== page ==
You may be a dedicated employee who has worked for the same employer for many years, yet you still may be susceptible to getting laid off. Sometimes getting laid off is inevitable, but rarely does a company lay off all of its workers. Usually, it retains those who are most valuable and offer the greatest benefit, sometimes at the least cost. Fortunately, there may be some things you can do to make the decision to lay you off a little harder.
Signs of impending layoff
It may not be obvious, but often there are signs that layoffs are looming. Try looking at your employer from the outside. Often, larger companies must file financial reports with the state and federal government securities offices. You may be able to glean some information on the financial health of your employer from these reports. For example, if the company has publicly traded stock, see if its price has dropped recently, especially compared to stock of similar companies that have not experienced the same downward trend. Are there rumors in the press or within the industry that your employer is involved in a sale or merger?
More often than not, the most telling source of information is what you hear and observe from within the company. What's the scuttlebutt around the water cooler? Have any key employees left the company recently? Have key management positions changed? Has your department undergone recent budget cuts? Are the bosses meeting behind closed doors more frequently than usual? Has the company proposed or implemented cuts in employee benefits, such as a reduction in employer contributions to employee health insurance or retirement plans? Have you recently received any negative feedback on your job performance or on the performance of your department? In addition to these potential warning signs, if there is a layoff in the offing, the Worker Adjustment and Retraining Notification Act may require your company to provide 60 days notice to affected employees and local governments in advance of impending plant closings and "mass layoffs." Check with your state's Department of Labor for any notices filed by your employer.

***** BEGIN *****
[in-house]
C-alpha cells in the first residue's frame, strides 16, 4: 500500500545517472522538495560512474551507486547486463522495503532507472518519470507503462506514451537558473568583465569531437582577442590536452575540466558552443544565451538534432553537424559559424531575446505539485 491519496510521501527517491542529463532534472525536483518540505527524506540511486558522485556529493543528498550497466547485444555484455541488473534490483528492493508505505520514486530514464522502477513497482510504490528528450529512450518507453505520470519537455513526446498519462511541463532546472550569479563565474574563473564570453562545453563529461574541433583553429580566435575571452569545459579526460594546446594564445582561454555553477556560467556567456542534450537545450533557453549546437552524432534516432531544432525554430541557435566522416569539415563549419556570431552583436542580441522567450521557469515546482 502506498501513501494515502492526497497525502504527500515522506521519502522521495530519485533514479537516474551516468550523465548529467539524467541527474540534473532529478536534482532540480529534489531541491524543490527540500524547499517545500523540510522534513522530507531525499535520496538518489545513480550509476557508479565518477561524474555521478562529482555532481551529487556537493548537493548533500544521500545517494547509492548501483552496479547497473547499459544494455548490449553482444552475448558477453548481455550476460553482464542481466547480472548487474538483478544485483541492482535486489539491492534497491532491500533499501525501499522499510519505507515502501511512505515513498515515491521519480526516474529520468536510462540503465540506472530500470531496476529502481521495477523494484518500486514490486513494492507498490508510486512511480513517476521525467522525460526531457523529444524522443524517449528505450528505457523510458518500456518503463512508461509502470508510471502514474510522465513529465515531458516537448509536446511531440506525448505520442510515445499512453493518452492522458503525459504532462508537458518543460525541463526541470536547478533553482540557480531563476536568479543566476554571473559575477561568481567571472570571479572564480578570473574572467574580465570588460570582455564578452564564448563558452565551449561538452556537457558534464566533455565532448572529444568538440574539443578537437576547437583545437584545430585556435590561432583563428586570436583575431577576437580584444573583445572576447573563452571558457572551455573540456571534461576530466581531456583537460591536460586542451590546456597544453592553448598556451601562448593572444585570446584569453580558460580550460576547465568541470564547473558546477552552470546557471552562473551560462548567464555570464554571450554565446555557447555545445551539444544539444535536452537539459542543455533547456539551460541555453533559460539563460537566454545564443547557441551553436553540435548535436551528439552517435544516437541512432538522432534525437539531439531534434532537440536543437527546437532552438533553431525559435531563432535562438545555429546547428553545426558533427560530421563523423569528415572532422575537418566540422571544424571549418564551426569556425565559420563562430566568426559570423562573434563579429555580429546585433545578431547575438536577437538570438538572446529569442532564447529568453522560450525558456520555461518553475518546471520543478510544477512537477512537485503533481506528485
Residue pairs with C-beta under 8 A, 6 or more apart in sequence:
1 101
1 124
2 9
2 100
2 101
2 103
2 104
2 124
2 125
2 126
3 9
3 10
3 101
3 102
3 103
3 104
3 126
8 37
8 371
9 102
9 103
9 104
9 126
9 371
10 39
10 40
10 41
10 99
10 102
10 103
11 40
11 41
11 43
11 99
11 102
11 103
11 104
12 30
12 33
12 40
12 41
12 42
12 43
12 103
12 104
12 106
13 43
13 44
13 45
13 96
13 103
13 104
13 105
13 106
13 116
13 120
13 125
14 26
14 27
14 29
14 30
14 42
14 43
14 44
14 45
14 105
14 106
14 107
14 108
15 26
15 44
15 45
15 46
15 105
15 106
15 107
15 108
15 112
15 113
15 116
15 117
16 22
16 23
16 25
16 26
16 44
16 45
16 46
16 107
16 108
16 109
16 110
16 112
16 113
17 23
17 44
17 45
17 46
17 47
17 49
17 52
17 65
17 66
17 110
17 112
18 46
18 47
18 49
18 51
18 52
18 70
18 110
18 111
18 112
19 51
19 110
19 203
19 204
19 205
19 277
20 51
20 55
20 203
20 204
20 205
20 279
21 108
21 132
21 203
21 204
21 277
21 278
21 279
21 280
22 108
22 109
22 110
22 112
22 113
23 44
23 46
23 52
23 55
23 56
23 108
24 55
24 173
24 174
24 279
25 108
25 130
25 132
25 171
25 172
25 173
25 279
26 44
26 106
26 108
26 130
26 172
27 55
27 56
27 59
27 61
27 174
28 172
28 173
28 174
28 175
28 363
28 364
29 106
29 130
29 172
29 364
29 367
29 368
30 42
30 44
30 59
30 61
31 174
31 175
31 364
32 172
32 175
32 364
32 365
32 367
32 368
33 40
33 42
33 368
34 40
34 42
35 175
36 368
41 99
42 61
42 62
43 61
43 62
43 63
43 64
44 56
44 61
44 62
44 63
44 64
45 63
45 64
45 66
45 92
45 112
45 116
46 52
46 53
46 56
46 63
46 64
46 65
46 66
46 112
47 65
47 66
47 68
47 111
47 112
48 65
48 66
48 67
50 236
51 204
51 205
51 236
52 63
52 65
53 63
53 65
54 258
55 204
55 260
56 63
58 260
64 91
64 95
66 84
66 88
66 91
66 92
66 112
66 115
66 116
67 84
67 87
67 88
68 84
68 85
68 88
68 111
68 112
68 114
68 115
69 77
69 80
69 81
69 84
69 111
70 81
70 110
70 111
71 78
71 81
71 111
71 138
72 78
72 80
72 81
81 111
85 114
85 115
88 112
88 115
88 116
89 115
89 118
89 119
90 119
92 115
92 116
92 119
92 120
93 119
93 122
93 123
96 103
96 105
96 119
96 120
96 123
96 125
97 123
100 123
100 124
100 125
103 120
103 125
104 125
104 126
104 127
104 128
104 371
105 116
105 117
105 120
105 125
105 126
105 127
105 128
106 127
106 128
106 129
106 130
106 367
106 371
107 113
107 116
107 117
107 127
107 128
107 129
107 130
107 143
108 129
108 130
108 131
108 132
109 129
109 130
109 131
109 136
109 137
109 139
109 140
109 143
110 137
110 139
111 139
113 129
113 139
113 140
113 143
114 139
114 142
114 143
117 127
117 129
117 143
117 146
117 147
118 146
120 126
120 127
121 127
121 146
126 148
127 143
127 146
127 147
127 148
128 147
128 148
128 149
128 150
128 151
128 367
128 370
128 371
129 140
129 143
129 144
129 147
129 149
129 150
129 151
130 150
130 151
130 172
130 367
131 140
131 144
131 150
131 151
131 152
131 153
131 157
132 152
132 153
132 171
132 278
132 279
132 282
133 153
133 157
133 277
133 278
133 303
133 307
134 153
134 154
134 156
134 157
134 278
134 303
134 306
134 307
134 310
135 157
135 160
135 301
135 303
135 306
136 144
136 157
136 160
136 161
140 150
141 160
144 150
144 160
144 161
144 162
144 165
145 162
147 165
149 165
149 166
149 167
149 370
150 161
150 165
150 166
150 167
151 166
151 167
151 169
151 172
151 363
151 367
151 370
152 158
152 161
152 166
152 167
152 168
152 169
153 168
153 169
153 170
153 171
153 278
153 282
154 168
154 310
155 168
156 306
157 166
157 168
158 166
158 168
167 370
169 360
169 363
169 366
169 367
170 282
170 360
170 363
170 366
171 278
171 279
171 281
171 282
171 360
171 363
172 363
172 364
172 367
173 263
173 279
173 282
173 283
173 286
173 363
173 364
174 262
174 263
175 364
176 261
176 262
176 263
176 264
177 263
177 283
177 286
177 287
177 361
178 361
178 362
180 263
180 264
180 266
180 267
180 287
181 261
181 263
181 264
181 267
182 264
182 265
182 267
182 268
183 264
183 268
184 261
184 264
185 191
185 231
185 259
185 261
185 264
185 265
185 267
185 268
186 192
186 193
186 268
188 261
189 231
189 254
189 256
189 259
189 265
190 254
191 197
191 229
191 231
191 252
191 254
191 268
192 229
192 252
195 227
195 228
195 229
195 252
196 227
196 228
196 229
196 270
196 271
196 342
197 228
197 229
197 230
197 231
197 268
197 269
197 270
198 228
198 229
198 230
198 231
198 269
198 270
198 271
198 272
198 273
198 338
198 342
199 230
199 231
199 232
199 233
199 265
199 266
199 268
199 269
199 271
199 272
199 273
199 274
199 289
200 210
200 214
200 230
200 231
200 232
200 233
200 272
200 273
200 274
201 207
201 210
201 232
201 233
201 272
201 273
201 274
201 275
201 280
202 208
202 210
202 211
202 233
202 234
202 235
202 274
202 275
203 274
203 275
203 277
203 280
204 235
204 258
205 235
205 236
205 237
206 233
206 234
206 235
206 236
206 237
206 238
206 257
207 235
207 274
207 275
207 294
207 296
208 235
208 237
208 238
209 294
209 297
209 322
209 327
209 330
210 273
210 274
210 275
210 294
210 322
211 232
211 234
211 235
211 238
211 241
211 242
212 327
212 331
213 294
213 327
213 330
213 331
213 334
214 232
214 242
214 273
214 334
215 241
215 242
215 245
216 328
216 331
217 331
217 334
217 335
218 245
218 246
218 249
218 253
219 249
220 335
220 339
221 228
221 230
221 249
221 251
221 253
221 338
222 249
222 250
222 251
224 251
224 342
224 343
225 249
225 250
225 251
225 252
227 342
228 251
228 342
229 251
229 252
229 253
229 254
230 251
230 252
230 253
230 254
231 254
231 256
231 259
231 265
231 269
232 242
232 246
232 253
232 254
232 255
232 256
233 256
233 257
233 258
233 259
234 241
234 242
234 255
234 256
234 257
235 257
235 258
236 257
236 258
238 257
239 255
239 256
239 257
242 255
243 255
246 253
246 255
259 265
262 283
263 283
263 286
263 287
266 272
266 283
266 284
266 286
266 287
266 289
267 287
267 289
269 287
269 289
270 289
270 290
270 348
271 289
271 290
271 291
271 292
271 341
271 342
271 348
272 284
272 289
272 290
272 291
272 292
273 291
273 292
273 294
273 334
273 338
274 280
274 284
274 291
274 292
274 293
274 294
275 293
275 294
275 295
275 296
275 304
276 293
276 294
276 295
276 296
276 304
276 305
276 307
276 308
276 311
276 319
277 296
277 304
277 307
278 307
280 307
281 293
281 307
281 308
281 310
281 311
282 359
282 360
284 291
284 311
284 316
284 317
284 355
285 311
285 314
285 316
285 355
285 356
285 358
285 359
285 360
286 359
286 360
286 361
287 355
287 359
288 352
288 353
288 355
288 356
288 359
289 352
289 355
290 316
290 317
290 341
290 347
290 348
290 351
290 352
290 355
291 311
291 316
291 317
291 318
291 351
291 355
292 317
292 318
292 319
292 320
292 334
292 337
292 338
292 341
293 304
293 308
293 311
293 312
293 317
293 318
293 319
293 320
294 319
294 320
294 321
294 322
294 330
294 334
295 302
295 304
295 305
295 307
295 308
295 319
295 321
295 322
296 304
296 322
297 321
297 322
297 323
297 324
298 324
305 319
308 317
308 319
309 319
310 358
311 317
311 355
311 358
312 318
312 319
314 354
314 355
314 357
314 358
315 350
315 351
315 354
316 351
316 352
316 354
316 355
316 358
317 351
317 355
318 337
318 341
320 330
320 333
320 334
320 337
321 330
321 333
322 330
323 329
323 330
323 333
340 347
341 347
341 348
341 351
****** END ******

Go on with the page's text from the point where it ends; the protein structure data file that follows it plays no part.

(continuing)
Before protecting your job, protect yourself
In conjunction with trying to keep your job, be prepared to lose it. Think who you might rely on for a good reference. Document your accomplishments, goals attained, and any ideas you promoted. Have your resume updated and ready.
In addition, read your employee manual or other documentation to find out about severance policies, health and life insurance coverage, and retirement plans in which you participate. Is there a severance package; if so, do you qualify? Can you remain covered by your employer-sponsored health insurance? If you have company-provided life insurance, what happens to it if you get laid off? Are you vested in your retirement benefits? Can you roll over your defined benefit or pension plan to another employer's plan or to an IRA? Are you eligible for unemployment payments; if so, at what rate and for how long? You should have answers to these questions and review this information periodically.
Make yourself relevant on the job
Take a step back and evaluate your job performance. Honestly and objectively examine how well you do your job. Can you find ways where you could improve your output? Can you improve your skills on the job? What can you do better or faster?
One surefire way to separate yourself from the majority of your coworkers is to focus on work while you're on the job. Sounds simple, but it's easy to get distracted by activities unrelated to work. So instead of engaging in online shopping, gaming, and personal e-mails, try increasing your productivity by focusing your time on getting your assignments done. Especially if your employer is experiencing some difficulties, don't get distracted by gossip and long lunches. Rather, try to do more to improve your performance.